CBS News Saturday Morning Consumer Correspondent Herb Weisbaum reports that at the Wedge, a co-op in Minneapolis, shoppers are mighty picky about their produce. They're willing to pay premium prices for organic fruits and vegetables.
For the first time, they can also buy certified organic meats in the store's butcher shop.
"It gives you some more options as far as knowing exactly what you're getting," says shopper Mary Sellke.
That's because the store can now use signs telling shoppers that it's selling organic meat.
Until a few months ago, the Wedge could only call this meat "natural" and hope customers could read between the lines. Now, there's no doubt.
"We're trying to tell people the truth about all our products," says Elizabeth Archerd, head of member services at the Wedge.
"Customers have been wanting this. They wanted to know exactly what is organic and what is not, because the term natural is not a technical term; it doesn't mean anything," she says.
While almost any meat can be called natural, for it to be certified organic, a strict set of standards must be met. The cattle cannot be injected with hormones or antibiotics, or fed animal byproducts. They graze in open pastures with grass untreated with pesticides or herbicides.
"It's more work; yes it is," says Ben Cook, who raises organic cattle on his family farm in southwest Minnesota. Like most organic ranches, his is a fairly small operation.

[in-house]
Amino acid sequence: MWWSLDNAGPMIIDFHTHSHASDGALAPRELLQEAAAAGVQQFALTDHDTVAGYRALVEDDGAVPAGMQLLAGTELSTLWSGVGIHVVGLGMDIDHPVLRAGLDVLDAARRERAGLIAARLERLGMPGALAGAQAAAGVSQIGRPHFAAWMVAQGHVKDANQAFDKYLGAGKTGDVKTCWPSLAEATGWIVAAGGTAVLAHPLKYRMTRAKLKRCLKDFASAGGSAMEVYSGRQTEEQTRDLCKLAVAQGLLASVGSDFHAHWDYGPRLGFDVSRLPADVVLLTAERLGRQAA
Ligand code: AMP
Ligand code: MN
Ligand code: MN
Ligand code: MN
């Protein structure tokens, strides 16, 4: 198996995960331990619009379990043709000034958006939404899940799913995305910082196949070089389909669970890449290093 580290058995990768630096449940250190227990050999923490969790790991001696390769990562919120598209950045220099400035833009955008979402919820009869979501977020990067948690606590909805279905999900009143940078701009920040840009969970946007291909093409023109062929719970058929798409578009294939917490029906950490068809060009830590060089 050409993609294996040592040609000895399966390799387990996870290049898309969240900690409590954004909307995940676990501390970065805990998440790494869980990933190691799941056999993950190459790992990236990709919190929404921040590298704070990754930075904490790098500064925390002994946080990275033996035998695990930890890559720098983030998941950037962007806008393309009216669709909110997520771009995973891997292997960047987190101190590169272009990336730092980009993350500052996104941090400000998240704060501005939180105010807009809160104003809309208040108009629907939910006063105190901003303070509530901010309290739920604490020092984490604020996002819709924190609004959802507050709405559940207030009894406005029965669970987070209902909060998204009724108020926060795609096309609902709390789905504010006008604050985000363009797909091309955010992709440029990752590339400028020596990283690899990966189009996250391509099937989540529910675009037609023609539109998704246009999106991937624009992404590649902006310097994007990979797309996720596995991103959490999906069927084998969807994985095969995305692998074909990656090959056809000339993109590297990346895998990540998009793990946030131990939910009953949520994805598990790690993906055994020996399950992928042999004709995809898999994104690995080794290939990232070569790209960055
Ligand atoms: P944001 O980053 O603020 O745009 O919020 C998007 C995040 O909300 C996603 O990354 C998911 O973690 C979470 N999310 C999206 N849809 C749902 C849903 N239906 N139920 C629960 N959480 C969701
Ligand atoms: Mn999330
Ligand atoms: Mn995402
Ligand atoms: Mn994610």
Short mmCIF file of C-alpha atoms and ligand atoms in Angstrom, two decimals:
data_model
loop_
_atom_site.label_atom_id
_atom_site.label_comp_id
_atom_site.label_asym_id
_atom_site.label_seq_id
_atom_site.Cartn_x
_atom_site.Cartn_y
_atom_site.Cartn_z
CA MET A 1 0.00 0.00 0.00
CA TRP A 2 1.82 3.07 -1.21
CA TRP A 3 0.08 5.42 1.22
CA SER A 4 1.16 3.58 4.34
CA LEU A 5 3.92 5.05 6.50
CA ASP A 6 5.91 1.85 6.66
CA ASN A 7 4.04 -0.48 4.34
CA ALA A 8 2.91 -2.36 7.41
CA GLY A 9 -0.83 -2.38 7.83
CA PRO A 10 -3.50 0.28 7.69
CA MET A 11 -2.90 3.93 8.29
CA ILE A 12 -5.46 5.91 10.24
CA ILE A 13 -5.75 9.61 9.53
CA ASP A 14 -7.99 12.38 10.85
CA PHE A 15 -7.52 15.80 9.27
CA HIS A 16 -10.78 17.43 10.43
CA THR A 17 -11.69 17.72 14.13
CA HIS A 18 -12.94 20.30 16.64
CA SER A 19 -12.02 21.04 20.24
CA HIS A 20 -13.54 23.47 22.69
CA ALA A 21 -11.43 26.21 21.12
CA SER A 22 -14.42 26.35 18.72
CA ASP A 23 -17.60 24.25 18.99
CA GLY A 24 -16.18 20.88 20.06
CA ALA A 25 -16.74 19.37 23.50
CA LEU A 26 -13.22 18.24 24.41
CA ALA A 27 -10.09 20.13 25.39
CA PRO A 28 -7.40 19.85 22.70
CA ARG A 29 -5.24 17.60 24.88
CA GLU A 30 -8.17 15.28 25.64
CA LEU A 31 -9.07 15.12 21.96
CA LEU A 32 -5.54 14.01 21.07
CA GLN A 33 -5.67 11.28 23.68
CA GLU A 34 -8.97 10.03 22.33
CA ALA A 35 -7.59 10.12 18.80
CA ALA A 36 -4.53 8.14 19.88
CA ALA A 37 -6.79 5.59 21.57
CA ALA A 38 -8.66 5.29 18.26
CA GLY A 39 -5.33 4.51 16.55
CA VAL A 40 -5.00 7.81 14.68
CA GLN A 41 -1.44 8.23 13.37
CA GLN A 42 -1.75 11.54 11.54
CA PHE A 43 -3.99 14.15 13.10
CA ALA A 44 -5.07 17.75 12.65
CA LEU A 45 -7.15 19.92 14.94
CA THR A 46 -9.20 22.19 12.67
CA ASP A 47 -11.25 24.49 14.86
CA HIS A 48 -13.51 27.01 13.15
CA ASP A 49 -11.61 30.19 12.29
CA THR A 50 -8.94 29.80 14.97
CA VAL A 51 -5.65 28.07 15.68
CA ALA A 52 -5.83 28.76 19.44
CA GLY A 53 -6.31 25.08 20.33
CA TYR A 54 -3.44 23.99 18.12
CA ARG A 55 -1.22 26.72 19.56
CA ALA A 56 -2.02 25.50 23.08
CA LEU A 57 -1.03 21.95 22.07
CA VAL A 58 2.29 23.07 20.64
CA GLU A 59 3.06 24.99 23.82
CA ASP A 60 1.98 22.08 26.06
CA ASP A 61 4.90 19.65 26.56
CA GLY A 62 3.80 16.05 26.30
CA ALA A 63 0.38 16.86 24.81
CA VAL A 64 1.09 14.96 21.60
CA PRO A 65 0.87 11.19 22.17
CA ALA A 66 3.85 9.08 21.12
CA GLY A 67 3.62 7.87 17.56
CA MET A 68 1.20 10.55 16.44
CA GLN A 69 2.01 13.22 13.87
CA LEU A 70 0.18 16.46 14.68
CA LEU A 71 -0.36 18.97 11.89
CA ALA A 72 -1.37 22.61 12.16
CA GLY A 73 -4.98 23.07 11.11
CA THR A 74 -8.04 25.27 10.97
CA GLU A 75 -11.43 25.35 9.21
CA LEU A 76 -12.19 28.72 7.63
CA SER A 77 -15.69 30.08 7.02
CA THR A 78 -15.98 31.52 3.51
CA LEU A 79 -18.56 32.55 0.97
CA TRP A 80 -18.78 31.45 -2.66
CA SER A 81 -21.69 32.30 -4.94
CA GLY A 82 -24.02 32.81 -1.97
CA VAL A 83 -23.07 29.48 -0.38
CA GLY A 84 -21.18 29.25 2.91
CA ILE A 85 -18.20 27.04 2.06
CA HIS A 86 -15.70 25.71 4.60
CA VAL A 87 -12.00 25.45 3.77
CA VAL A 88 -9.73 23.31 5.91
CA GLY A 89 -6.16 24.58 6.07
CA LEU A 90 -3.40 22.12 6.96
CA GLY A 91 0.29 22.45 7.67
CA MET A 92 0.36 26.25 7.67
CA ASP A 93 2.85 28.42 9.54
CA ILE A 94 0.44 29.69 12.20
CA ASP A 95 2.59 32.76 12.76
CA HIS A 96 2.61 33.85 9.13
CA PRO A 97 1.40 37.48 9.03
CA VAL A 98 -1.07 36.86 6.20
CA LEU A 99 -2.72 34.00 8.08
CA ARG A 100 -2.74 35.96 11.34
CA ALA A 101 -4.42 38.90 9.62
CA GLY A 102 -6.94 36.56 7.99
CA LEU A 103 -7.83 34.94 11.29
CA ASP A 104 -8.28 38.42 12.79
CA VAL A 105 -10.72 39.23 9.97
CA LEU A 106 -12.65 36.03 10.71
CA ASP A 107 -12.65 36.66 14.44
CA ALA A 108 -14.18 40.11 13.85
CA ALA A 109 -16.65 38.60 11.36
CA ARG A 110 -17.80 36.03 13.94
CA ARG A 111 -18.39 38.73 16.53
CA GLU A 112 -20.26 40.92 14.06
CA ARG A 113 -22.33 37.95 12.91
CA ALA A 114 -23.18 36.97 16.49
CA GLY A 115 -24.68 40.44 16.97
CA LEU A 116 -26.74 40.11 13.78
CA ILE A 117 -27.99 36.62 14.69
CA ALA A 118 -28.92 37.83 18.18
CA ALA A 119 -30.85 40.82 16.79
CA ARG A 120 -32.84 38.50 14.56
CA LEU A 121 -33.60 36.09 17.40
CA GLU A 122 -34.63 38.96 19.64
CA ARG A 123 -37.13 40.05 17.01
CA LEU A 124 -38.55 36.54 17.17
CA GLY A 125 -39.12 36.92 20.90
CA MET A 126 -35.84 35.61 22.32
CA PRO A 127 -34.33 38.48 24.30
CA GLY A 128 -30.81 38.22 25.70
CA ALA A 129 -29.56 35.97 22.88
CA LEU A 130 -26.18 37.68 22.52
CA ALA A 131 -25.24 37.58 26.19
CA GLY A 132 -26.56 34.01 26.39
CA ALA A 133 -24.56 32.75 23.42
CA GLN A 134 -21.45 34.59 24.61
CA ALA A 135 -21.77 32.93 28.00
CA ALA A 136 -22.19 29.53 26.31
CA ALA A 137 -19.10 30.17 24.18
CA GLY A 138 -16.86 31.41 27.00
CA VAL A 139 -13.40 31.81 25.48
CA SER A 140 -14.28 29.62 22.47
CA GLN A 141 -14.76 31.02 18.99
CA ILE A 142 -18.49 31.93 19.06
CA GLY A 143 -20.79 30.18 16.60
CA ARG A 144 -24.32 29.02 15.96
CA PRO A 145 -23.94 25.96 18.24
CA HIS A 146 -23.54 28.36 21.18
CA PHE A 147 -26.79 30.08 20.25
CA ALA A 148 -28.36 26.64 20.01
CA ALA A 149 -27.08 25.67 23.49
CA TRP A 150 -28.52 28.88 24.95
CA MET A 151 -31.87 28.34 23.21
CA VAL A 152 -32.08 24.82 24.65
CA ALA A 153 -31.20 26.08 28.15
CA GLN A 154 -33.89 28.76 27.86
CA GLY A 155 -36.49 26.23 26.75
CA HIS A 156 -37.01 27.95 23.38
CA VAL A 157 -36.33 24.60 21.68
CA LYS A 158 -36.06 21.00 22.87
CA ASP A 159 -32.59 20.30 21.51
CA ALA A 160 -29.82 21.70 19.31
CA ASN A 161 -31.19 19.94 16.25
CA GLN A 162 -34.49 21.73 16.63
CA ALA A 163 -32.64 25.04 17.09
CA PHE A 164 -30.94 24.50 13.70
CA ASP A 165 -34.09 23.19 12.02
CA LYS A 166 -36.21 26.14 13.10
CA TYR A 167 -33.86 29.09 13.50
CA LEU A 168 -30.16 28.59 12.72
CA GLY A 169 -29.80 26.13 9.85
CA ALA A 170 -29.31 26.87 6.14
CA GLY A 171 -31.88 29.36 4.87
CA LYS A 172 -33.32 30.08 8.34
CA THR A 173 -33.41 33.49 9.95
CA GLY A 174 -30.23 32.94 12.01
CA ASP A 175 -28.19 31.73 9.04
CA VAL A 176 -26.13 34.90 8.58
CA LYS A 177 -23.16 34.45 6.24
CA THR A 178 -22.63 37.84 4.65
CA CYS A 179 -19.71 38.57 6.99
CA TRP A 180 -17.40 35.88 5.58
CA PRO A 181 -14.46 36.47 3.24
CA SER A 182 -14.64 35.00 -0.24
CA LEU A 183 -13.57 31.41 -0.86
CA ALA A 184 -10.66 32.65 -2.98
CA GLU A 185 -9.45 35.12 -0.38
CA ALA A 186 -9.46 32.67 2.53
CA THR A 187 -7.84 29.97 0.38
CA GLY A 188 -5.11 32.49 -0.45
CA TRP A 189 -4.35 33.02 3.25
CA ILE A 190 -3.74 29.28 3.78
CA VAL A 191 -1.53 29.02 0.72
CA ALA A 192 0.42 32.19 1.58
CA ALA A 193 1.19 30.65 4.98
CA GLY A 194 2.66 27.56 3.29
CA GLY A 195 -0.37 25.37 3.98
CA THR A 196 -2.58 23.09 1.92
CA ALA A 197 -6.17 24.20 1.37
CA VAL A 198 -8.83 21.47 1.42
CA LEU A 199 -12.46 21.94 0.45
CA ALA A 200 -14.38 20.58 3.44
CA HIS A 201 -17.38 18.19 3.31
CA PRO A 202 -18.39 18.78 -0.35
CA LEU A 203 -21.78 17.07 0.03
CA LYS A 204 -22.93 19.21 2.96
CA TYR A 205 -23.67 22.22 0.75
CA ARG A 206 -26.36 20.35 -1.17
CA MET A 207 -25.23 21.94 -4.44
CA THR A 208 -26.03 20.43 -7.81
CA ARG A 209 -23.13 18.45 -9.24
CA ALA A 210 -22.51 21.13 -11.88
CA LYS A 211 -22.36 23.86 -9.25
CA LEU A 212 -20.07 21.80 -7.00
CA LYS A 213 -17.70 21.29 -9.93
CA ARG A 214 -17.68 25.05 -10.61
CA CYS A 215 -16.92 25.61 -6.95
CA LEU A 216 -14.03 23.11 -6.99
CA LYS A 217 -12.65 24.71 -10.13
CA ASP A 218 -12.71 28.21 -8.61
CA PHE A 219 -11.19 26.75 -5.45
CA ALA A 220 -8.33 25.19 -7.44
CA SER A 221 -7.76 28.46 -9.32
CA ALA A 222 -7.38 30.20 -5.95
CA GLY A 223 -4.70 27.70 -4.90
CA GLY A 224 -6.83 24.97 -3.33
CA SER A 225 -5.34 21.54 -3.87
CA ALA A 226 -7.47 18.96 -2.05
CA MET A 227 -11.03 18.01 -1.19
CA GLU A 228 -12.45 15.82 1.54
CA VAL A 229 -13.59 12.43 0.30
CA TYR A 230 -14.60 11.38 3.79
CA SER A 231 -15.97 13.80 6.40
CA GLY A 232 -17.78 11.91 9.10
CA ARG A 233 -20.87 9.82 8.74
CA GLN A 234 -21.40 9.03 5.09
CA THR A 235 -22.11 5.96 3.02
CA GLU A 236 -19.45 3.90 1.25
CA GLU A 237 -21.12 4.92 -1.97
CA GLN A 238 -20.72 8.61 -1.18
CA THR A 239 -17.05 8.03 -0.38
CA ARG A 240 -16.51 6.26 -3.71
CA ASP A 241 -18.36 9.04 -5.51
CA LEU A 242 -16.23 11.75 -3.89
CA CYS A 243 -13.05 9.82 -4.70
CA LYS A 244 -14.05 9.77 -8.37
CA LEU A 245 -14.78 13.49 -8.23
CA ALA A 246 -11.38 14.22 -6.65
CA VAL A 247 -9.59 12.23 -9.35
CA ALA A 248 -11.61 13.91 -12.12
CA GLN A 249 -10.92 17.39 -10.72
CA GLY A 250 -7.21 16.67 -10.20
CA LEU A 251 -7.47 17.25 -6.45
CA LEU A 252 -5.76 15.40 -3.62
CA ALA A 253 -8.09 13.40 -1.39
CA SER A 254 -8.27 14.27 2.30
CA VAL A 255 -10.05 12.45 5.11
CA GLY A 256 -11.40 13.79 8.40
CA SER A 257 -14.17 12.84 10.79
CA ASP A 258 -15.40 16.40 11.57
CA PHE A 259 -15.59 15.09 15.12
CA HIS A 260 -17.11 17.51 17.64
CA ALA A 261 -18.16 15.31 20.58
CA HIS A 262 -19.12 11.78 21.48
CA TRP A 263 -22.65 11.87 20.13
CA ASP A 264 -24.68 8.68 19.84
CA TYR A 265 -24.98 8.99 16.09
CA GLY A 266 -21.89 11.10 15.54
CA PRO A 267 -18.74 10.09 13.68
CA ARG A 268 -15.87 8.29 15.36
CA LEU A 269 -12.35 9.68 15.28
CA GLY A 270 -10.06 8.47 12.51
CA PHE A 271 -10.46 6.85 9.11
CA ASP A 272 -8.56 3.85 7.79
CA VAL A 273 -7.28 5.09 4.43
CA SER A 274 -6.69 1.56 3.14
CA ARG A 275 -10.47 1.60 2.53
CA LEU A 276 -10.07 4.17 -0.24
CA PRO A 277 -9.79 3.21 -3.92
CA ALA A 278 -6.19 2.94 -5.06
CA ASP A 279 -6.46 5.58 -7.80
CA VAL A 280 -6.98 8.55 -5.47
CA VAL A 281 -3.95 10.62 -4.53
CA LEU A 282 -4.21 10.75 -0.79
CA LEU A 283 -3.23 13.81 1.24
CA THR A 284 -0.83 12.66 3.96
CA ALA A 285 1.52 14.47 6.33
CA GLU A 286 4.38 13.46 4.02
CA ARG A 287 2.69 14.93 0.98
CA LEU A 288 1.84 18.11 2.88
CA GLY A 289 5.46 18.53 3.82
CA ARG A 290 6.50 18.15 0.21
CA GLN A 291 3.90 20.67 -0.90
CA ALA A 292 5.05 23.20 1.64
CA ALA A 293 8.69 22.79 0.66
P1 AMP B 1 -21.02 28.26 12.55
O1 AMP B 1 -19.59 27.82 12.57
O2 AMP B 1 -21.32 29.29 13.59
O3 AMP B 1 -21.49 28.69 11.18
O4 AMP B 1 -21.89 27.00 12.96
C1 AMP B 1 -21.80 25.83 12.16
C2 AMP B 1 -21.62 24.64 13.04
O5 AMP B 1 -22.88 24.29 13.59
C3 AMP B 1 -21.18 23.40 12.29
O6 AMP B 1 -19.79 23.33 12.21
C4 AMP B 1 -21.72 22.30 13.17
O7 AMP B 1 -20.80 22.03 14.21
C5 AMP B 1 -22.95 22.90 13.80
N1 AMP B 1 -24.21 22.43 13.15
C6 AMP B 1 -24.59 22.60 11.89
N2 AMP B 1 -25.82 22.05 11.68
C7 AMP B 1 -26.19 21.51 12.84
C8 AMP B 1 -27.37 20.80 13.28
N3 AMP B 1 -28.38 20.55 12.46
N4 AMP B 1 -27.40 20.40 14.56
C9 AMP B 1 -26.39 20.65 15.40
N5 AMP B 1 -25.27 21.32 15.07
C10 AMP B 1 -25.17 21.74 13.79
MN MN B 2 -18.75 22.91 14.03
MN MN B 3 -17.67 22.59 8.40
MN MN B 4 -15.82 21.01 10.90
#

"It's a lot more time consuming; there's more things you need to do," he says.
But the end result? "A high-quality animal that's healthy and [that] provides a good product for the consumer," Cook says.
That kind of care continues beyond the farm. Cook takes his cattle to Deutschland Meats, a mom-and-pop packing plant small enough to have special handling and no mix-ups with conventionally raised products.
In the end, being able to put organic on the label should help farmers like Ben Cook get a better price for their products. And let customers know for sure what they're getting.
"I've spent a lot of time trying to find organic sources and the fact that they can label it and there's some kind of way to tell helps," says shopper Suzie Black.
This story is a lesson in how slowly the wheels of government can turn. Organic farmers say they spent more than a decade convincing the agriculture department to allow them to label organic meat and poultry. And this is just a temporary victory for them. The department still hasn't settled on a final definition of the word organic so the rules could change again in the future
Reported by Herb Weisbaum
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